Leaving Penn to find herself

by longformphilly


Sarah Smith | The Daily Pennsylvanian | October 2014

The first step is the website ad: $10 for each post and $10 more each day to promote it. The cost adds up, but the payoff more than covers the investment. Jara Krys’ payoff comes at $300 per hour, non-negotiable.

The next step is a mutual vetting by phone. Cops ask too much, and some men just want to get off on the sound of her voice. The man on the other end of Jara’s phone paid for three hours on the Friday of Labor Day weekend. He told her to meet him at a hotel on 17th Street.

When the three hours were up, Jara walked from the hotel back to her University City apartment, with a stop at Wawa to pick up spicy chicken fingers, Slim Jims, Red Vines and one doughnut. At home, she settled in for her version of the post-coital cigarette: multiplayer-online game DotA 2. Midway through the game, her phone rang. It was the man she just left sad-eyed in the hotel room.

“I want to see you again,” he said, asking her to come back to the hotel.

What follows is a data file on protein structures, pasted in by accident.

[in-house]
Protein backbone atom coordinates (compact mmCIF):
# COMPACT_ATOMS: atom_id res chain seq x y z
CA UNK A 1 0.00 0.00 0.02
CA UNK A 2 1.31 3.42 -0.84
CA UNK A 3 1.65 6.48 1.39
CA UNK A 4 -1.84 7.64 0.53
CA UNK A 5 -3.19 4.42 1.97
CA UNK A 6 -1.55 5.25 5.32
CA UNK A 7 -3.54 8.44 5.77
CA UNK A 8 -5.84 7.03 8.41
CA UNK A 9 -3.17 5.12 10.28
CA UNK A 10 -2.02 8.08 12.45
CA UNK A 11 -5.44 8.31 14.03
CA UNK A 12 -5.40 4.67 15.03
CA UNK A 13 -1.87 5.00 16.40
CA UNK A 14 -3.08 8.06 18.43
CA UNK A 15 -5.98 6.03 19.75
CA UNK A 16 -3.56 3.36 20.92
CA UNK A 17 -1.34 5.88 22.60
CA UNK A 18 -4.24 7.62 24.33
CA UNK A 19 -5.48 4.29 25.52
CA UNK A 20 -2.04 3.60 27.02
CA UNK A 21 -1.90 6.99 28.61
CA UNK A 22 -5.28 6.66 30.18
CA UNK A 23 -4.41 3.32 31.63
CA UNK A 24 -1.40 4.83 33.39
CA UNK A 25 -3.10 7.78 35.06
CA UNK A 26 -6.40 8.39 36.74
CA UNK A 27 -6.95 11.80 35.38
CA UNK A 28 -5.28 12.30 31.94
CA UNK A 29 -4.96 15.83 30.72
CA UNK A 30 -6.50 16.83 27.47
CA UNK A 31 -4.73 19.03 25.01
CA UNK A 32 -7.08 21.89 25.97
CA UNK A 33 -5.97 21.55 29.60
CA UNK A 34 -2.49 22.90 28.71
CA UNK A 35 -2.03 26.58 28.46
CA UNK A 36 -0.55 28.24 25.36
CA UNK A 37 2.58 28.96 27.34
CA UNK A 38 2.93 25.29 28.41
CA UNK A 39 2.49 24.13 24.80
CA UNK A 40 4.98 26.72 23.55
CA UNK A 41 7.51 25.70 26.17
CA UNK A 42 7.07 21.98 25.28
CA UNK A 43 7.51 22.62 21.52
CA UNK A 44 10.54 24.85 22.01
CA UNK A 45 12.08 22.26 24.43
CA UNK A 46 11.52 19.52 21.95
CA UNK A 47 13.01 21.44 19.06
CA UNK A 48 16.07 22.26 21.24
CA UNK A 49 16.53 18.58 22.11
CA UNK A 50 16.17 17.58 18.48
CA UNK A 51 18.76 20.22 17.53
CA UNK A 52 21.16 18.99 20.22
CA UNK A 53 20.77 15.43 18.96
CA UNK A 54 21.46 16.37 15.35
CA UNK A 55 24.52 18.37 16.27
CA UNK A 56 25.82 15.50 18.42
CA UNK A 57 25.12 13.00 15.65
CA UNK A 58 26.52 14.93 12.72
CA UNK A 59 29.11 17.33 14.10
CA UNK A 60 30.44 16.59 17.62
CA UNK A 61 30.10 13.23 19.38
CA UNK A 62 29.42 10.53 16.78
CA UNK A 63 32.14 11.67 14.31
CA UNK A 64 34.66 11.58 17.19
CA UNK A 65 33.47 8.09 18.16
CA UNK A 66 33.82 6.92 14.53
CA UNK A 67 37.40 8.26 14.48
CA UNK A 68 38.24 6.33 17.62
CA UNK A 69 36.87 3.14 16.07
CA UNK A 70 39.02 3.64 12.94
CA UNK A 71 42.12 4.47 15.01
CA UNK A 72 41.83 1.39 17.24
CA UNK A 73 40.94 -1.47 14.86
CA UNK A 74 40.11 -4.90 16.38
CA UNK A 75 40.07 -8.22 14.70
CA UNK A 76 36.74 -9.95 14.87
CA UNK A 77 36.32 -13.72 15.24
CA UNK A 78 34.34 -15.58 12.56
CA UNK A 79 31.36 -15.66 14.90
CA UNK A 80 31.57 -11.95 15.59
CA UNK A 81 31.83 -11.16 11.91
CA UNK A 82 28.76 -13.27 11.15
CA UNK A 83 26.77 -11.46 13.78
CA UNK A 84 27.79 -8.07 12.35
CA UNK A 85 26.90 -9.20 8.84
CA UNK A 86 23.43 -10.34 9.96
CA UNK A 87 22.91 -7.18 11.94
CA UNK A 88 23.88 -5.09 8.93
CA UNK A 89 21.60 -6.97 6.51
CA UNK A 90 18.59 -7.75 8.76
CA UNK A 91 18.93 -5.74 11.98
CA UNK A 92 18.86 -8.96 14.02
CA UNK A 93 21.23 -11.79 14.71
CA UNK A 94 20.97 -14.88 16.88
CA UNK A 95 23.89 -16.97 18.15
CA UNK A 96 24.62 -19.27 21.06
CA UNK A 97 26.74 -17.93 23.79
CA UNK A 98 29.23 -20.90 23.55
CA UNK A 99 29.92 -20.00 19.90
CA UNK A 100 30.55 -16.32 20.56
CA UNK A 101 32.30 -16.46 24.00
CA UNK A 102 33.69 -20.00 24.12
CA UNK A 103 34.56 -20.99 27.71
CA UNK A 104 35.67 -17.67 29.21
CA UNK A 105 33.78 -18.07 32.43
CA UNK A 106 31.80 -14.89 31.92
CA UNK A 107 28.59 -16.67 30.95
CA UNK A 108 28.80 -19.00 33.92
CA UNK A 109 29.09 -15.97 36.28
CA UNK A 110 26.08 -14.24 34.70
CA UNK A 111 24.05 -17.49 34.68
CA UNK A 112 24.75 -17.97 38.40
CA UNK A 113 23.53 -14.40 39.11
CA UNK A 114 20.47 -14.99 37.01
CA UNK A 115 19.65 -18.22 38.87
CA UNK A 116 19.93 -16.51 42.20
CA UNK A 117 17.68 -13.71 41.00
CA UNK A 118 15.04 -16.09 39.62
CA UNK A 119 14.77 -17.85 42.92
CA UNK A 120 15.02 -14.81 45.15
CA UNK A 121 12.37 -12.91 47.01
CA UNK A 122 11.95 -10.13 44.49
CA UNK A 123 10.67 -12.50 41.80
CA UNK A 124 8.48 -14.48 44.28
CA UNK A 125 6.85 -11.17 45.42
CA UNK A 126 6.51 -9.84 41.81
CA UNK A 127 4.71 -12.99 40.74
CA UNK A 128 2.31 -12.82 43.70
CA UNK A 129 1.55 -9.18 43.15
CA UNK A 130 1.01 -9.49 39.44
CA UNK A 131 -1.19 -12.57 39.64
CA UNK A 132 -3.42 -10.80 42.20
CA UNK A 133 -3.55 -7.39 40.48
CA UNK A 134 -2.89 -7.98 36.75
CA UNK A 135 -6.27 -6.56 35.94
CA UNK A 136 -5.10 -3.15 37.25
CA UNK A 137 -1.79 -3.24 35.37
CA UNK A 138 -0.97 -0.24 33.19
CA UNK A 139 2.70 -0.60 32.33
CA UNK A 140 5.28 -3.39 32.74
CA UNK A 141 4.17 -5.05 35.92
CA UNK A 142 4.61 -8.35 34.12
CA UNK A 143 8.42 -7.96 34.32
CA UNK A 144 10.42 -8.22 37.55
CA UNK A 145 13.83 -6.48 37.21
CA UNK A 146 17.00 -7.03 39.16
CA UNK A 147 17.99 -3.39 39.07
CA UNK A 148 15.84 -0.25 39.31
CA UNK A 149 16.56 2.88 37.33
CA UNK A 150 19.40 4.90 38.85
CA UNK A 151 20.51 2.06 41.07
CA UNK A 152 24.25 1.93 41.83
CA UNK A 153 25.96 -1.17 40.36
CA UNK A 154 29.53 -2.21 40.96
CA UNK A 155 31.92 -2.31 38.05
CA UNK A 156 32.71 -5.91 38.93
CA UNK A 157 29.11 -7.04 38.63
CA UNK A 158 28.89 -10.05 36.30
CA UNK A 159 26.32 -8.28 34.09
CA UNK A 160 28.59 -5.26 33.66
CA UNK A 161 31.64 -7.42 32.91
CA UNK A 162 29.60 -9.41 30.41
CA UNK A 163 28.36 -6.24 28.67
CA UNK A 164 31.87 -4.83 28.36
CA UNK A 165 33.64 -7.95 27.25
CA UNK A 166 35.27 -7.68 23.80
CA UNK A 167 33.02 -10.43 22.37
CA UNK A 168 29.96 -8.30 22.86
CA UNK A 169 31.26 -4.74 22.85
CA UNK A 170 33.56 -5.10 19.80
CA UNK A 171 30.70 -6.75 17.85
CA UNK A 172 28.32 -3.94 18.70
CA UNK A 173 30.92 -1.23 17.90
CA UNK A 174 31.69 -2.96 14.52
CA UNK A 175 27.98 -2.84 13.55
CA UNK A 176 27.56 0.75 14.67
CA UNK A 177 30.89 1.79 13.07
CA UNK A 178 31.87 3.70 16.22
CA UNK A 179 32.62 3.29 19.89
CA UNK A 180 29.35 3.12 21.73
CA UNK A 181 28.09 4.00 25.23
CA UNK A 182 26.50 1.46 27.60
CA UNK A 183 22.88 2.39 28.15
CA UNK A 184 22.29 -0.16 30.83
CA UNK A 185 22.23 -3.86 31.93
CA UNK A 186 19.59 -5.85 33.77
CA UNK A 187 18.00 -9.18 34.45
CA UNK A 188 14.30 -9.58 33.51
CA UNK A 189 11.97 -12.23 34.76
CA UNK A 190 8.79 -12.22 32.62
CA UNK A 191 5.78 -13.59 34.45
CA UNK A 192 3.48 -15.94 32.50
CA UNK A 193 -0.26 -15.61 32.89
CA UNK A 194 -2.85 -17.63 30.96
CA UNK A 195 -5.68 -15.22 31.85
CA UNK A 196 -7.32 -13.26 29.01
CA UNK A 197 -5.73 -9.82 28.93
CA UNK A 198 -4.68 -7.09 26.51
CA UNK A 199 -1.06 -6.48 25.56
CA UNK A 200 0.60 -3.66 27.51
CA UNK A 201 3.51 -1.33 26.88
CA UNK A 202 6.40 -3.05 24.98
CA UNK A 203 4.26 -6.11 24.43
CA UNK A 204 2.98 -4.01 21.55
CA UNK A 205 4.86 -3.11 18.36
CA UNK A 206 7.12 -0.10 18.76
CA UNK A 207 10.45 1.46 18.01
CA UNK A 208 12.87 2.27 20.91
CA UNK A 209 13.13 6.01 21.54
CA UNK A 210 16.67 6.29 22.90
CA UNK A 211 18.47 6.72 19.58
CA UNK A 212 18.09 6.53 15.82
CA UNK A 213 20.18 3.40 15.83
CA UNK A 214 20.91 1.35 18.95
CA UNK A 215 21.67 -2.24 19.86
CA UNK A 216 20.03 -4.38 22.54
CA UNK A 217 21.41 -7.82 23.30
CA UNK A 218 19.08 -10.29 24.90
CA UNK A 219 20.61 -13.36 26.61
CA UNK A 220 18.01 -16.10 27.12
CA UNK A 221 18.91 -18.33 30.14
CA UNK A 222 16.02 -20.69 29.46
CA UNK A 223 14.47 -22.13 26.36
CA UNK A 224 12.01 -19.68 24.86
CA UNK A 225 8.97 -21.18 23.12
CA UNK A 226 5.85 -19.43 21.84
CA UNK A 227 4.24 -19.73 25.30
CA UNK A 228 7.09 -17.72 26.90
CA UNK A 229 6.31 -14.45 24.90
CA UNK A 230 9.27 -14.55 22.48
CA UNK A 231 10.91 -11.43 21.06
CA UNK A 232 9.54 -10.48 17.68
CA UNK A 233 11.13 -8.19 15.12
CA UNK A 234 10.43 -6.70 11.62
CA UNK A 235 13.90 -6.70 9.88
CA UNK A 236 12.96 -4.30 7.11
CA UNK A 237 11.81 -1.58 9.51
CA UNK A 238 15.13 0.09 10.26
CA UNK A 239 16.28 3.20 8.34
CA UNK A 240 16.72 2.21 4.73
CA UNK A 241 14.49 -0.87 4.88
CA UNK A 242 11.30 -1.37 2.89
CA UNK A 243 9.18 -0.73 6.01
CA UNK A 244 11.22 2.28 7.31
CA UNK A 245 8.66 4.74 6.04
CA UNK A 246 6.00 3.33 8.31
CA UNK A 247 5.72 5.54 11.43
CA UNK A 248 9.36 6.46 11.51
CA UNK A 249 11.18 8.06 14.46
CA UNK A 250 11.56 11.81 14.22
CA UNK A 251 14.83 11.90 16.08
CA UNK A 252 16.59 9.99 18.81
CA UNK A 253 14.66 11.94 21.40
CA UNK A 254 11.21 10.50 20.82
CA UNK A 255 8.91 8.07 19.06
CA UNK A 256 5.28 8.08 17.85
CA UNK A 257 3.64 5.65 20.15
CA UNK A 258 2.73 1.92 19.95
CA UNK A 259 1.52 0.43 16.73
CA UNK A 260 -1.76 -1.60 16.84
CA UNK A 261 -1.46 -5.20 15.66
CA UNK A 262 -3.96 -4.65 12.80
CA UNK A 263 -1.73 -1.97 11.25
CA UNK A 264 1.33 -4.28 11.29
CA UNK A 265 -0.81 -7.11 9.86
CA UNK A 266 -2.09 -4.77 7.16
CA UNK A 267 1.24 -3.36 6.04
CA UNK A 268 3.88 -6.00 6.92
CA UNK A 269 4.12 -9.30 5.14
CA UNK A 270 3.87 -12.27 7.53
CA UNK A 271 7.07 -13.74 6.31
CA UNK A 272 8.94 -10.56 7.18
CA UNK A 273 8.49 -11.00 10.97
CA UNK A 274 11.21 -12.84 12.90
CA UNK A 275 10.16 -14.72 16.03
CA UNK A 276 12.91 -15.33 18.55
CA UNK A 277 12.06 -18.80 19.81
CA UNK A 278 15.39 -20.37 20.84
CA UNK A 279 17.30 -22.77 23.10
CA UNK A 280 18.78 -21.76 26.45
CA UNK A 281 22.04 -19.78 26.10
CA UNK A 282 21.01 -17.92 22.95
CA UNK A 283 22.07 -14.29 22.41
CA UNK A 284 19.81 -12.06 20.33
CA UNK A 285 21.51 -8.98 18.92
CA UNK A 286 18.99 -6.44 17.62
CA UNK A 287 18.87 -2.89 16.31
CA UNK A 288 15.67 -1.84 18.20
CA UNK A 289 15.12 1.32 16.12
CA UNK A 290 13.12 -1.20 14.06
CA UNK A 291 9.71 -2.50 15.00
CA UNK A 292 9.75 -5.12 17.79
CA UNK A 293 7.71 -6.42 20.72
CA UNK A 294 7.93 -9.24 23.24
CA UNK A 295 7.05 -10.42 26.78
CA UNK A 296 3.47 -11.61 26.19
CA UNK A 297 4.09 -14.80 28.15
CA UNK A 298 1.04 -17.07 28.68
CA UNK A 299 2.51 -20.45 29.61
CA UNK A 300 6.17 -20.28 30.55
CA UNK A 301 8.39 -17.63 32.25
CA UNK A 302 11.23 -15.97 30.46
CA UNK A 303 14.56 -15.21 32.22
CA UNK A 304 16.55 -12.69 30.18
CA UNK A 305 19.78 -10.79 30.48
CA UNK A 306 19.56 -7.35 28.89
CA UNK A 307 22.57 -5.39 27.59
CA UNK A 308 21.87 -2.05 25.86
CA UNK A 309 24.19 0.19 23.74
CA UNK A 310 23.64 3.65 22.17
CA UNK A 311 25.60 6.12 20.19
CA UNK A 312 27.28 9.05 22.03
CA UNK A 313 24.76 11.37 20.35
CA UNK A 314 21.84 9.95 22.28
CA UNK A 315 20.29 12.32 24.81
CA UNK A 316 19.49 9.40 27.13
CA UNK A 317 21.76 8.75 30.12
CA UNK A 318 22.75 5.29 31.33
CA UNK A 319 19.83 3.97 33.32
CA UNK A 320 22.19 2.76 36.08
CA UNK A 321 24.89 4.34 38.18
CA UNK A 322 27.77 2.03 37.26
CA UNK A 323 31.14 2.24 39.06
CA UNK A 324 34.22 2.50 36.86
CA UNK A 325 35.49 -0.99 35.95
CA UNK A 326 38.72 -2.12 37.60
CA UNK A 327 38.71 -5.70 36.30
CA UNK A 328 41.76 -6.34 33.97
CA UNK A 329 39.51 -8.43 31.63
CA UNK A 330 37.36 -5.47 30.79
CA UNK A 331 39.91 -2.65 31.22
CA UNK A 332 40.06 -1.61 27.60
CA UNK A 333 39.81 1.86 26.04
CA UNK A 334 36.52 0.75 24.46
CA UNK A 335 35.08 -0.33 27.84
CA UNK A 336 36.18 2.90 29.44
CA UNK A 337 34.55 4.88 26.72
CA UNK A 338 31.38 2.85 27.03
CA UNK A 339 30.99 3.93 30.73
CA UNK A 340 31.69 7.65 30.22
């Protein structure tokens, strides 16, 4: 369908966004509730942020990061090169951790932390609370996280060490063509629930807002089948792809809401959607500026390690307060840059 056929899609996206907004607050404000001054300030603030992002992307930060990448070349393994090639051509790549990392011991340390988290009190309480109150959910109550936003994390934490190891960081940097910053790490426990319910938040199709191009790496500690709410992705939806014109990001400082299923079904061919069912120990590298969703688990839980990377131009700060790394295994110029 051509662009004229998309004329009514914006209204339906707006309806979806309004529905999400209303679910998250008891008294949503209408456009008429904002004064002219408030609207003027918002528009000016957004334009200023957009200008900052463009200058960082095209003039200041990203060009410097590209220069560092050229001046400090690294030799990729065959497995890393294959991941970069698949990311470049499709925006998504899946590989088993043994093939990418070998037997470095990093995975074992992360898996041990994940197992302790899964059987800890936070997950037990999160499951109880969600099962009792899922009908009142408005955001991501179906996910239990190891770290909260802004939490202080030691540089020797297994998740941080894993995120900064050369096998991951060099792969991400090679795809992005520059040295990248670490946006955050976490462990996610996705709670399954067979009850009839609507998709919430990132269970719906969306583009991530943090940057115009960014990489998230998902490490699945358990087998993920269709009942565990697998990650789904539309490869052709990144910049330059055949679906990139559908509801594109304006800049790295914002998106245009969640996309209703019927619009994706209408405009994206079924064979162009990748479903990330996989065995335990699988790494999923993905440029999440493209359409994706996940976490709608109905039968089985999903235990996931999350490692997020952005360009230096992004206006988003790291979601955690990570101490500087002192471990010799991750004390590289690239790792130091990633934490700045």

He paid $1,200 for an overnight, and Jara abandoned her game to make her way back down to 17th Street.

“I only got two hours of sleep that night. I don’t know how I made it through the day,” Jara said the next week. Not that she regretted it, she added, as she reclined in a chair sipping iced tea. Let Jara talk and she’ll go on tangents for hours, starting with a story of a client that reminds her of a friend that reminds her of a problem in the transgender community. Eventually, she’ll circle back to how her life was before Penn.

If Jara had followed her original plan, she’d be a senior in Penn’s Huntsman Program in International Studies and Business, set to graduate next May. If Jara had stayed as she was freshman year, she’d still be a man named Christian Jaramillo, afraid to explore why she was drawn to dresses and ashamed to tell anyone that she’d turned to sex work for money. Since then, she’s accepted her identity as transgender and gone from male to an androgynous gender to more feminine. She talks about a career as an international sex worker as a real possibility. No matter what, she’s sure that she’ll be well-known in the future.

“If you want to be an icon,” she said, “you have to start somewhere.”

Writer bio: Sarah Smith, a native of Marblehead, Massachusetts, is a senior studying English and political science at the University of Pennsylvania; however, she spends a majority of her time reporting for The Daily Pennsylvanian, Penn’s independent student newspaper. She previously interned at POLITICO and The Philadelphia Inquirer.

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